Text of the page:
by on May 4, 2012

What is Creatine?

Creatine is an organic acid that is created naturally by the body, designed to supply energy to the body’s muscle cells through the formation of ATP.  It is needed for muscle contraction and also plays a role in muscle growth. Creatine is most abundant in protein-rich foods such as meat and fish, and is also produced by our body, specifically by the kidney, liver, and pancreas.

Creatine is commonly available in powder form, which can be mixed with liquids and taken as a dietary supplement that aids the body’s energy production and muscle fiber growth.  However, the FDA has not evaluated the safety and effectiveness of creatine supplements. All potential benefits and risks of these supplement remain unknown. In addition, there are no set standards that regulate the production of these compounds.


There are different types and forms of creatine supplements sold in the market. Most of these supplements available in the market are in the following forms: creatine monohydrate, phosphate, citrate, ester and malate. Creatine monohydrate is the most widely used and is also the most well studied type of creatine.

Creatine supplements usually come in powder form, although it is available in wide variety of forms such as tablets, capsules, liquids, energy bars, fruit-flavored gums, drink mixes, and many other preparations.

Creatine Uses

creatineFor healthy, young people, creatine is said to help improve athletic performance and strength, increase lean muscle mass, and hasten muscular recovery during high-intensity exercise. It is also believed to boost muscular capabilities and help athletes gain more speed and energy, especially useful for short, high-intensity activities such as sprinting or weight-lifting. However, it may not be as equally beneficial to highly trained athletes. Contrary to what some people think, creatine does not guarantee increased body mass or muscle strength.

Despite reassuring testimonials from countless users, results of scientific studies on creatine are mixed. Although some studies suggest that creatine does help boost athletic performance for short period, more studies are needed to determine whether it indeed improves endurance. In addition, some studies show that not everyone responds to creatine; some people may not actually benefit from it.

Meanwhile, creatine has also been studied for other medical purposes. These studies suggest that creatine may help increase endurance and strength of people with heart failure. It may also be beneficial for people with muscular dystrophy, gyrate atrophy (eye disease), neuromuscular and neurodegenerative disorders like Huntington’s disease, Parkinson’s disease, and even arthritis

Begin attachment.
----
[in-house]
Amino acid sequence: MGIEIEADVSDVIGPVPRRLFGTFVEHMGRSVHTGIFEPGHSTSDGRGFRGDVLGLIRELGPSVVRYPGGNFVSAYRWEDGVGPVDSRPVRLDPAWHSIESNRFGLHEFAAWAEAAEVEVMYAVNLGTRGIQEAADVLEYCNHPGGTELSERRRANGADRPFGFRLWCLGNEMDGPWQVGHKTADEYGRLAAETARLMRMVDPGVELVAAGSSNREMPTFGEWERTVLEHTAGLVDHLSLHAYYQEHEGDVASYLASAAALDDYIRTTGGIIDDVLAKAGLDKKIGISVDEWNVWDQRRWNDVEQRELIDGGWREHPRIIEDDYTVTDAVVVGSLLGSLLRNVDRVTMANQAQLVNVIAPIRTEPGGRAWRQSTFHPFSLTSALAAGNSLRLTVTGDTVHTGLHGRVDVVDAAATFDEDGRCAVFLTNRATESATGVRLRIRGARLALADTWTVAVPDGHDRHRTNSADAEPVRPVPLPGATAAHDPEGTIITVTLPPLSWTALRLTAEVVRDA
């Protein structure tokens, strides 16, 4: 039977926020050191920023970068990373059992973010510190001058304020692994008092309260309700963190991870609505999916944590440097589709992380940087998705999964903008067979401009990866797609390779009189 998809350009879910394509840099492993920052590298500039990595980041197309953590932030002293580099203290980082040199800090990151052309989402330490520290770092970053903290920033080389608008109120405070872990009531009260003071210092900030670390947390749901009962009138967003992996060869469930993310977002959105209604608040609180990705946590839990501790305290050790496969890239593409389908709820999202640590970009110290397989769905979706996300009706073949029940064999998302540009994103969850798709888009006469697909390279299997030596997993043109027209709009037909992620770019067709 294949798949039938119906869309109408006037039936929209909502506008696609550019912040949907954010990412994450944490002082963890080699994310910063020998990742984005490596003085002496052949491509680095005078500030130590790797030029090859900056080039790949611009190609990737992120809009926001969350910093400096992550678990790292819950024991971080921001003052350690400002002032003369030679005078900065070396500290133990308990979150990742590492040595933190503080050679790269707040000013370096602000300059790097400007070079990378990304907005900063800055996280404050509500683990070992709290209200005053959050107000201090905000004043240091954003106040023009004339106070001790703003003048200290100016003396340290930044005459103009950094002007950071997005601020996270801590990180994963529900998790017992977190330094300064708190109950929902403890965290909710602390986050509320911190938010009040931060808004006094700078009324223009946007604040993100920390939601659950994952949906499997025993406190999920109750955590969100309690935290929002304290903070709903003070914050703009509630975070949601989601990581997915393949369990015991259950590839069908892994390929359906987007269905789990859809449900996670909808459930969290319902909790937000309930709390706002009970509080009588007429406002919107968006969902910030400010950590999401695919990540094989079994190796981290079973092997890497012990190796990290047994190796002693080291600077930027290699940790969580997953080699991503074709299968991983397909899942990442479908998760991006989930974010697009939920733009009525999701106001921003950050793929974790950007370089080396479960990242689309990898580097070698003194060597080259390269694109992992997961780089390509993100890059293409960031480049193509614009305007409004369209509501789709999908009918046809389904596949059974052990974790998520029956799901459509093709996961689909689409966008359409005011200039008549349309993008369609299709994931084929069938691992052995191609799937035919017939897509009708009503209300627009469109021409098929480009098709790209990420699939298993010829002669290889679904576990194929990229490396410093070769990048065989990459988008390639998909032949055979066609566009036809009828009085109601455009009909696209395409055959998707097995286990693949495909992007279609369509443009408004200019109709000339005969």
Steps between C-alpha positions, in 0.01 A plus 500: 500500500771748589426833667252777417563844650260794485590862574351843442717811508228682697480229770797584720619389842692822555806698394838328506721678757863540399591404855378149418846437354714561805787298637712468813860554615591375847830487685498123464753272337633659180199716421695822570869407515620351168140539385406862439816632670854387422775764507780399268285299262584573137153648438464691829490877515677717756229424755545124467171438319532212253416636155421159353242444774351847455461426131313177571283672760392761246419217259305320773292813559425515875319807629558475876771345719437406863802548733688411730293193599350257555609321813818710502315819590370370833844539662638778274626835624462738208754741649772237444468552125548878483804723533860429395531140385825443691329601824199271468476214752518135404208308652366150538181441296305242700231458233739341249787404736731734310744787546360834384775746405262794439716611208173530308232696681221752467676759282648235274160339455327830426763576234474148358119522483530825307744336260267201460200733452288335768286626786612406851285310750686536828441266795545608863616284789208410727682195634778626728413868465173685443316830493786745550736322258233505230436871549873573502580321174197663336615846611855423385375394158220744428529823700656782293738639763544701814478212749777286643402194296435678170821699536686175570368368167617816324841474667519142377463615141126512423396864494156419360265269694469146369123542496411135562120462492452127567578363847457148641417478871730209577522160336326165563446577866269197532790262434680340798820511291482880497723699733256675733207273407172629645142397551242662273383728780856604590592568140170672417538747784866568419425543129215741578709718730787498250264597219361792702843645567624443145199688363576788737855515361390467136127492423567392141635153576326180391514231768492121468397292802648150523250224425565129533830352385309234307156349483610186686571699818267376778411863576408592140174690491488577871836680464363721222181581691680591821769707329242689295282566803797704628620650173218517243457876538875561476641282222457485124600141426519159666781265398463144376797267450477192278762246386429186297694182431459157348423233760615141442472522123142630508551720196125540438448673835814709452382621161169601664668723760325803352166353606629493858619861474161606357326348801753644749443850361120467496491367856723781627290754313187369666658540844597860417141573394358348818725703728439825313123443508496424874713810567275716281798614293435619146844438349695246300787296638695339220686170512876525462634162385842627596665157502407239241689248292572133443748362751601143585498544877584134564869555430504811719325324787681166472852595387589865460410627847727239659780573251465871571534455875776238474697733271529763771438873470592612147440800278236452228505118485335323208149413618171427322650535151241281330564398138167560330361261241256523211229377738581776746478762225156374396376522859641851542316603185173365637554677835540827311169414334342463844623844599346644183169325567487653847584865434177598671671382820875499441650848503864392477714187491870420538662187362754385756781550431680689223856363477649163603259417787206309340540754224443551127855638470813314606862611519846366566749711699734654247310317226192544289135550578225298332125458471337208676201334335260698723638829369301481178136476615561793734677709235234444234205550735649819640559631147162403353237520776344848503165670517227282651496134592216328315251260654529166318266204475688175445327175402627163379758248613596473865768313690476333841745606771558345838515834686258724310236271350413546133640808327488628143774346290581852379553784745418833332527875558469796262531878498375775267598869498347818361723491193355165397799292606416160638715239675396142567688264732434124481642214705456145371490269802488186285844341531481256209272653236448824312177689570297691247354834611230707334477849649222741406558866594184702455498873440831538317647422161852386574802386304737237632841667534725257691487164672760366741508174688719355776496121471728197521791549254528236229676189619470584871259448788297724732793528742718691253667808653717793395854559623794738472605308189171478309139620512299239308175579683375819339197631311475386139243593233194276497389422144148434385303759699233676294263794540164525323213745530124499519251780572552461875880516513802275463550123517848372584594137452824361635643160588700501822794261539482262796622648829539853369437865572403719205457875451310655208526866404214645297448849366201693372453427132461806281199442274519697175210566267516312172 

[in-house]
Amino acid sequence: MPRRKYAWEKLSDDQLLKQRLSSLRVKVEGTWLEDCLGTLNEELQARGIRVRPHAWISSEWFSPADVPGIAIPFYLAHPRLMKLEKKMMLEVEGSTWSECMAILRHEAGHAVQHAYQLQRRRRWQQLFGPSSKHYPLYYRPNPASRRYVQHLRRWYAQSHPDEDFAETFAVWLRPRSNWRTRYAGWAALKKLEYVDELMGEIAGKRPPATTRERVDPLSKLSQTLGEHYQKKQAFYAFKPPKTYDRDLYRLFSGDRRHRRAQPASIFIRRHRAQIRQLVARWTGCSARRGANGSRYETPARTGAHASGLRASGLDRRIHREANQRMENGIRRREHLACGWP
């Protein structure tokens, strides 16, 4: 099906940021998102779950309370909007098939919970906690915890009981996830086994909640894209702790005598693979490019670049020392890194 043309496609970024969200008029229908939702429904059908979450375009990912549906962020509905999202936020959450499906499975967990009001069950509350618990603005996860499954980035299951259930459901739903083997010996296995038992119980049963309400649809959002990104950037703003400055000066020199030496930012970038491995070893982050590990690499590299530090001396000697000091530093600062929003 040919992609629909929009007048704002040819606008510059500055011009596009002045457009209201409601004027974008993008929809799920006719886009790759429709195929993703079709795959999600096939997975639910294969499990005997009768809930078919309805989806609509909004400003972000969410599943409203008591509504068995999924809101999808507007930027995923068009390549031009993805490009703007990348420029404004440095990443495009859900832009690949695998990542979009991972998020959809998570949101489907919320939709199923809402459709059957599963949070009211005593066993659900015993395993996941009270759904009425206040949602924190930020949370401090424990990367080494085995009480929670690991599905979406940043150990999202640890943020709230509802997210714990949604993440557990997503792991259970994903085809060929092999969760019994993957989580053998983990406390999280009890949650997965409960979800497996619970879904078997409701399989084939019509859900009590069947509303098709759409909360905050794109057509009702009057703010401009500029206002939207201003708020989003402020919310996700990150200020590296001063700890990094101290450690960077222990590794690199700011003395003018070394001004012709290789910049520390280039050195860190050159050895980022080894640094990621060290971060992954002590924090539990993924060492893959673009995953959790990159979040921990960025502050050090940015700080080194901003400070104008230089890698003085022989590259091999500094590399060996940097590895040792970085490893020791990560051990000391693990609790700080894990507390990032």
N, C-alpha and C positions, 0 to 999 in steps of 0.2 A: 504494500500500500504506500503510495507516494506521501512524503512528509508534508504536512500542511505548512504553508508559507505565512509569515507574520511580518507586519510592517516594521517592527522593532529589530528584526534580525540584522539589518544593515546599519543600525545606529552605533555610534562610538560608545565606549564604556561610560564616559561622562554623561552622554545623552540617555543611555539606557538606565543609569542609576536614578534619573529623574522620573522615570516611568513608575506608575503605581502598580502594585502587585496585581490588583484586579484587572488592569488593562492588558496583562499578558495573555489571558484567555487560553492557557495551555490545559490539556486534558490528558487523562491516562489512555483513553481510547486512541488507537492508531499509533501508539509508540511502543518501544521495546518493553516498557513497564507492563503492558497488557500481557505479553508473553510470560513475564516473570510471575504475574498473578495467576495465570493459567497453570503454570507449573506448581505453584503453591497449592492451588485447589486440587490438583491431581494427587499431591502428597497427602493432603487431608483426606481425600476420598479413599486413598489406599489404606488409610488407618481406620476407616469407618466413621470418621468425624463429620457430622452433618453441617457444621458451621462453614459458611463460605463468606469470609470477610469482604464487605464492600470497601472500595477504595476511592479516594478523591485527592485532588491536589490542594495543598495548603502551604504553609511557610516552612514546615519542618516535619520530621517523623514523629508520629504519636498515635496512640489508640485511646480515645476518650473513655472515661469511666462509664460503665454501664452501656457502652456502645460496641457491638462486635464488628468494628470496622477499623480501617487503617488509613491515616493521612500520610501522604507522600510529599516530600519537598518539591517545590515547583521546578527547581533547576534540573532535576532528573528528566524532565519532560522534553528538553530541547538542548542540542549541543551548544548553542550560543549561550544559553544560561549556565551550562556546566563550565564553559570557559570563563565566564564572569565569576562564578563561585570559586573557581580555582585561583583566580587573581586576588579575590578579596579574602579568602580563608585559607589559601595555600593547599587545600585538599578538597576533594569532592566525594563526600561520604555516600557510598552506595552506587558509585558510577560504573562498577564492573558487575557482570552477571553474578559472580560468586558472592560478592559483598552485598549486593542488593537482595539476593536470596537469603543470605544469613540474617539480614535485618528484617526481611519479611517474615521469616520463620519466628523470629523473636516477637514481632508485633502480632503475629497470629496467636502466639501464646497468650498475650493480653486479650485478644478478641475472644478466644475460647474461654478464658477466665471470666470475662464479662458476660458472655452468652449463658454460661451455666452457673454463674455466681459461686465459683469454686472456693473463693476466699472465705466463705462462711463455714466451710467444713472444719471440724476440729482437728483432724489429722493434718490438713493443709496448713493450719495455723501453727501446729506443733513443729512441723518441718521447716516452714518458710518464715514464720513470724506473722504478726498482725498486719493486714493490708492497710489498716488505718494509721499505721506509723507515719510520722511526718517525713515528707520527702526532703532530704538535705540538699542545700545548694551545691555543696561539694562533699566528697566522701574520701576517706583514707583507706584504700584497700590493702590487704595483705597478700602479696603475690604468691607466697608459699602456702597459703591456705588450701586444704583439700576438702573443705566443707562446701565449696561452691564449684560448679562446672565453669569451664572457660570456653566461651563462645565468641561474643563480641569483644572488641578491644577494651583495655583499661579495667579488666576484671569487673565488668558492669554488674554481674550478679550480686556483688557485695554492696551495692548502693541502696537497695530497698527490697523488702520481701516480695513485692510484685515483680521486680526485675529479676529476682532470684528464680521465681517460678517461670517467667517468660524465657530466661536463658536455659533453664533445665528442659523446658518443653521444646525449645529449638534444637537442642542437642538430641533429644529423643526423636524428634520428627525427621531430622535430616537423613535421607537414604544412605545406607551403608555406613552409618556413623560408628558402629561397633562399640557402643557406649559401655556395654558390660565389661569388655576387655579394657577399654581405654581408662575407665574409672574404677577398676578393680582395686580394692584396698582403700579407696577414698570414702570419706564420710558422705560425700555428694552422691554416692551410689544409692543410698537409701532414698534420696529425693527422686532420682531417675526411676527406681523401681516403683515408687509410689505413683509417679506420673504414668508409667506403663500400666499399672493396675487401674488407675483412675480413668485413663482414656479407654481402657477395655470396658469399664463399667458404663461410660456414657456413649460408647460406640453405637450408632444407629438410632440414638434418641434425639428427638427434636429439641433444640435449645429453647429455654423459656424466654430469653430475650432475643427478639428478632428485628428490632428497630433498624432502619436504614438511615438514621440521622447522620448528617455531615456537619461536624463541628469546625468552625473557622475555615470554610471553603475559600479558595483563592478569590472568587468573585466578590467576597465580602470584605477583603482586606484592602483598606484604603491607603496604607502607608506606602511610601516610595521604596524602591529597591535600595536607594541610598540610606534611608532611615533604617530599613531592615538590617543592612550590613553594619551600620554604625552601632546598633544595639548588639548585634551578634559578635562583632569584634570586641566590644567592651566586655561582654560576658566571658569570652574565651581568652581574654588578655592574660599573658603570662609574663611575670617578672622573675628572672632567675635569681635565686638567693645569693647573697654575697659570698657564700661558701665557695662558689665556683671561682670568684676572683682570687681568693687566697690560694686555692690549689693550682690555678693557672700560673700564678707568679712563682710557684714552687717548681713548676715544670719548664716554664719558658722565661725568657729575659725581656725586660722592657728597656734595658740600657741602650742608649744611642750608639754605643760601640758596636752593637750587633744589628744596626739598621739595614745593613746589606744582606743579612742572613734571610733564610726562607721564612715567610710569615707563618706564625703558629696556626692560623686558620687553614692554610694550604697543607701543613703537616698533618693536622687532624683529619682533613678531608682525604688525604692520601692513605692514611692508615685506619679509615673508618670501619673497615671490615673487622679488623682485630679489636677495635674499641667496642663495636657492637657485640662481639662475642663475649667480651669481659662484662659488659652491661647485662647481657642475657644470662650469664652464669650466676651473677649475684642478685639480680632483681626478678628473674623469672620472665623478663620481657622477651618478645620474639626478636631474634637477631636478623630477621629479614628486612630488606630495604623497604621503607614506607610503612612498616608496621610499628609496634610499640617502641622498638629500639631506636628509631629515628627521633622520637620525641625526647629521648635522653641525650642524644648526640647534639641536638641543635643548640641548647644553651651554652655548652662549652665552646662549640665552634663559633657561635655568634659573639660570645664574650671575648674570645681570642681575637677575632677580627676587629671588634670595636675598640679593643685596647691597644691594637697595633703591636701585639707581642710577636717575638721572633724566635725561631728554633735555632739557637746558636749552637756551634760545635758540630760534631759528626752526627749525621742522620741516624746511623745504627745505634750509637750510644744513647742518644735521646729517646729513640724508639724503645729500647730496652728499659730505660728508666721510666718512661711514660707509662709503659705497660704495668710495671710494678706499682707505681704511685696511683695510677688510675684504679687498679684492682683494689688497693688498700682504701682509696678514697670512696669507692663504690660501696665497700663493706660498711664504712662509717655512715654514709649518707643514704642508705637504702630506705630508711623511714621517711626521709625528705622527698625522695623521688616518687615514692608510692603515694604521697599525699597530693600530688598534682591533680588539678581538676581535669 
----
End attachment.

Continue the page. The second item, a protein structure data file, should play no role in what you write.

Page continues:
Recently, studies have indicated that creatine may also be beneficial for those suffering from ALS (Lou Gehrig’s disease), as it sends energy to damaged cells.

How Does Creatine Work?

Once ingested or produced by the body, creatine is stored in the muscles as phosphocreatine. It is then released from muscle tissues during high-intensity physical activities. This substance provides energy for muscle contractions but only for a limited time, making it ideal for growing muscles through resistance training. Creatine supplies the muscle with added amino acid that is metabolized during high-intensity exercise. It ‘fuels’ the muscles for more efficient work.

Creatine supplements seem to be more beneficial for people who have low creatine levels such as vegetarians. Some studies show that muscle tissues can only store a certain amount of creatine and adding more does not appear to raise the levels. Usually, there is a “saturation point” which is usually reached after few days of increasing creatine intake.

Dangers of Creatine

Like any other substances, creatine is not free of potential dangers such as:

  • Possible Side Effects: Creatine can cause some disturbing side effects such as cramping, diarrhea, nausea, muscle pain, water retention, and high blood pressure. It can also lead to dehydration as such people taking creatine are advised increase fluid intake.
  • Overdose: Consuming more than the allowed dosage can lead to kidney failure and rhabdomyolysis.
  • Interactions: Combining creatine with certain medicines (NSAIDs, diuretics, antiulcer, and antigout drugs) and substances (stimulants such as caffeine and gurana) can cause serious interactions. If you are taking any medications, be sure to talk with your healthcare provider before using creatine supplements.
  • Risks: Since creatine has not been fully evaluated by the FDA, its long-term effects are still unknown. People with kidney or liver impairment are advised not to use creatine. Creatine can likely affect blood sugar levels so people with diabetes are recommended to avoid using it.

Since there is not enough data about the safety of creatine, children and pregnant or breastfeeding women should not use this supplement.